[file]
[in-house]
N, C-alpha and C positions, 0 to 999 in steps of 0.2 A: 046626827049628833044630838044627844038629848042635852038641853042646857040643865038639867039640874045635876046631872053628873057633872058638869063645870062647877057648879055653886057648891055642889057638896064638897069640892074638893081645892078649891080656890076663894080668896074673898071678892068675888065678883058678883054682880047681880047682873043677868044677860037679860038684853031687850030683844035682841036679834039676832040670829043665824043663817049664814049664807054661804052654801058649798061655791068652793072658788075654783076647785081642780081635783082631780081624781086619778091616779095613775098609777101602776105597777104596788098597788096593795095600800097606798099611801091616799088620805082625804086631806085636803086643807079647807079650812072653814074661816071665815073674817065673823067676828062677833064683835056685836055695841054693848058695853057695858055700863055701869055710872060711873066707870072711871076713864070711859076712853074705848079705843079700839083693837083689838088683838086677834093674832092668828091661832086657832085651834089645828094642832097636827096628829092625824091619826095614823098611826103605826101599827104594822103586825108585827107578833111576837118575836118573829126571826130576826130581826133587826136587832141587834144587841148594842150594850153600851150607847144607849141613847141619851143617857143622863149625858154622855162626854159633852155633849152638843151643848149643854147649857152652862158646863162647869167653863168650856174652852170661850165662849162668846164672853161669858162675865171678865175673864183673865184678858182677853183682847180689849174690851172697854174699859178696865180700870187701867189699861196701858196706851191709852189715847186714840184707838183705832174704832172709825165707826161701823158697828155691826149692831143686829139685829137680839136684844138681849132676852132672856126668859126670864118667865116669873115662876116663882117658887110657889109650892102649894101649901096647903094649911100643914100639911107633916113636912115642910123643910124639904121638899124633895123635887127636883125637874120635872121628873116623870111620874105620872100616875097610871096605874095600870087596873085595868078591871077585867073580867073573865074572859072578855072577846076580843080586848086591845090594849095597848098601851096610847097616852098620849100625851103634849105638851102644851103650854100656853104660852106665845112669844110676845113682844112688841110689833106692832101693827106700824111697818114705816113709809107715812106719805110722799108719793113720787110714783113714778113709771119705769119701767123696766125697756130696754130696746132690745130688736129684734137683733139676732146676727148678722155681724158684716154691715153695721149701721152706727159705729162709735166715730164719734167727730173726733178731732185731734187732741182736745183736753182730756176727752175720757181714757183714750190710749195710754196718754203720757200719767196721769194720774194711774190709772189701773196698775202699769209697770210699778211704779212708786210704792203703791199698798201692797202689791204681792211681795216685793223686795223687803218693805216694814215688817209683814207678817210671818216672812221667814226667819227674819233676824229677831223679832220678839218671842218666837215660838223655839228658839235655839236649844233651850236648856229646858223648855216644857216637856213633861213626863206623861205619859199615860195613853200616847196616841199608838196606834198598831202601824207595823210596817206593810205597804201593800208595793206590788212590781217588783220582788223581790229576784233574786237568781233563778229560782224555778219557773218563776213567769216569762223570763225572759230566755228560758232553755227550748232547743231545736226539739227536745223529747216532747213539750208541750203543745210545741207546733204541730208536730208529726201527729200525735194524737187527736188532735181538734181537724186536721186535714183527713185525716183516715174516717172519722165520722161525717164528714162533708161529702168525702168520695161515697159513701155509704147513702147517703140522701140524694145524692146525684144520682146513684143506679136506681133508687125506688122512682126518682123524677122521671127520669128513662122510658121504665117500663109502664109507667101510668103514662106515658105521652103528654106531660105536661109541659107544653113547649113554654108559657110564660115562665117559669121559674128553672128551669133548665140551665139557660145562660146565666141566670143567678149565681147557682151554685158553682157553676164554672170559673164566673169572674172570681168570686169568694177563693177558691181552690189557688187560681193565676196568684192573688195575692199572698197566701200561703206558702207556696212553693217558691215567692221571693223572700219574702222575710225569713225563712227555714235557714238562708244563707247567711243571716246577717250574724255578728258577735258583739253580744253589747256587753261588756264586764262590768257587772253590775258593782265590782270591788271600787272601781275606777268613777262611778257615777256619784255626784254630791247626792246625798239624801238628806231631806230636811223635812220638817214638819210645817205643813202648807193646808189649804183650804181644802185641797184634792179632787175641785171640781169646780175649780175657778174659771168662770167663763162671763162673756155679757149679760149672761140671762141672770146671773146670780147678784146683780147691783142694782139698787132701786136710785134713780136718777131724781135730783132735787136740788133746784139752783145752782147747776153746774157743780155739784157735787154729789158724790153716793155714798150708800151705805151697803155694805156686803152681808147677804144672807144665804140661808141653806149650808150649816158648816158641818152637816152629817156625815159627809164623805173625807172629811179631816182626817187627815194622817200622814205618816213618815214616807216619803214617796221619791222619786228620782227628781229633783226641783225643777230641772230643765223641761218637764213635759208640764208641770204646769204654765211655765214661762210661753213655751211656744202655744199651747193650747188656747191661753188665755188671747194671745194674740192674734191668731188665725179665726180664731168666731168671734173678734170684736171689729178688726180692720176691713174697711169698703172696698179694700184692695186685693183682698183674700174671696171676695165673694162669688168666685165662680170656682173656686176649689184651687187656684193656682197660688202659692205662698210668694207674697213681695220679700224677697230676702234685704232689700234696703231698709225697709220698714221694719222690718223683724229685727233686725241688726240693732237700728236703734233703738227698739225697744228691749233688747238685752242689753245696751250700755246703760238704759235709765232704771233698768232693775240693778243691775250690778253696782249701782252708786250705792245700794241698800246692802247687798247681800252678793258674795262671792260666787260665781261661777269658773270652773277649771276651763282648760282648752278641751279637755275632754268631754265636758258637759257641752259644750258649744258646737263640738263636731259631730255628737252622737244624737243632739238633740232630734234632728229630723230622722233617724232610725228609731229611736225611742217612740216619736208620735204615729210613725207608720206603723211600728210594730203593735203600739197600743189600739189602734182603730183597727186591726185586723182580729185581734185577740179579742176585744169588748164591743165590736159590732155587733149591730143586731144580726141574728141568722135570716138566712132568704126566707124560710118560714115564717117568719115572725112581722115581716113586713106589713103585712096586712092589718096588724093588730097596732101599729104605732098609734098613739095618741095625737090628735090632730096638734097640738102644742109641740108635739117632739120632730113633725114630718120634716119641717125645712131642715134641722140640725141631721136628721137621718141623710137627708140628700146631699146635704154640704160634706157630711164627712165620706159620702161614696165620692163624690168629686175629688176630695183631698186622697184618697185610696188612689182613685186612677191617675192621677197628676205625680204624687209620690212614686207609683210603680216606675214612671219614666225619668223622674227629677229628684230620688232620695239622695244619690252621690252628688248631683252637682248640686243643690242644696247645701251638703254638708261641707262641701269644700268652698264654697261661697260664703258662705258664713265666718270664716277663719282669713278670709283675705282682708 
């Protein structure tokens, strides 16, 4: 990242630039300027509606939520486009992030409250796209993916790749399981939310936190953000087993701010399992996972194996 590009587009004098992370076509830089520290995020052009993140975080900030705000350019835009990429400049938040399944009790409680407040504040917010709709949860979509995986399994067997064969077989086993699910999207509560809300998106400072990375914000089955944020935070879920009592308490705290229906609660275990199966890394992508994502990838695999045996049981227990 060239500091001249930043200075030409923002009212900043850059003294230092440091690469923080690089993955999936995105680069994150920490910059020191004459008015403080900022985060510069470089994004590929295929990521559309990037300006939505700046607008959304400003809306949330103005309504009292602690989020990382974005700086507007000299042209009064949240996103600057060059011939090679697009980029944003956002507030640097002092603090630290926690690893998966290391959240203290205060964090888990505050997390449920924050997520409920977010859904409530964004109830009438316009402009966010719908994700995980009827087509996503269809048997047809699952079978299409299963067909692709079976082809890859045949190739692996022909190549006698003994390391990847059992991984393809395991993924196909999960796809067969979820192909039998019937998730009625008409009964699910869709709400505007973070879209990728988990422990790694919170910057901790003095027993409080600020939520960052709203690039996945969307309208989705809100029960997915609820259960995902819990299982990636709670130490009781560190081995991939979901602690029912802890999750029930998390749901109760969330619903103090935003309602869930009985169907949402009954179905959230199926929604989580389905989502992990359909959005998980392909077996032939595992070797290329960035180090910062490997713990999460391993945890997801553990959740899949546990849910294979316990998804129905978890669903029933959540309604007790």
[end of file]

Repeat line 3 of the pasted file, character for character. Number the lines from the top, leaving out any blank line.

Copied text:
């Protein structure tokens, strides 16, 4: 990242630039300027509606939520486009992030409250796209993916790749399981939310936190953000087993701010399992996972194996 590009587009004098992370076509830089520290995020052009993140975080900030705000350019835009990429400049938040399944009790409680407040504040917010709709949860979509995986399994067997064969077989086993699910999207509560809300998106400072990375914000089955944020935070879920009592308490705290229906609660275990199966890394992508994502990838695999045996049981227990 060239500091001249930043200075030409923002009212900043850059003294230092440091690469923080690089993955999936995105680069994150920490910059020191004459008015403080900022985060510069470089994004590929295929990521559309990037300006939505700046607008959304400003809306949330103005309504009292602690989020990382974005700086507007000299042209009064949240996103600057060059011939090679697009980029944003956002507030640097002092603090630290926690690893998966290391959240203290205060964090888990505050997390449920924050997520409920977010859904409530964004109830009438316009402009966010719908994700995980009827087509996503269809048997047809699952079978299409299963067909692709079976082809890859045949190739692996022909190549006698003994390391990847059992991984393809395991993924196909999960796809067969979820192909039998019937998730009625008409009964699910869709709400505007973070879209990728988990422990790694919170910057901790003095027993409080600020939520960052709203690039996945969307309208989705809100029960997915609820259960995902819990299982990636709670130490009781560190081995991939979901602690029912802890999750029930998390749901109760969330619903103090935003309602869930009985169907949402009954179905959230199926929604989580389905989502992990359909959005998980392909077996032939595992070797290329960035180090910062490997713990999460391993945890997801553990959740899949546990849910294979316990998804129905978890669903029933959540309604007790």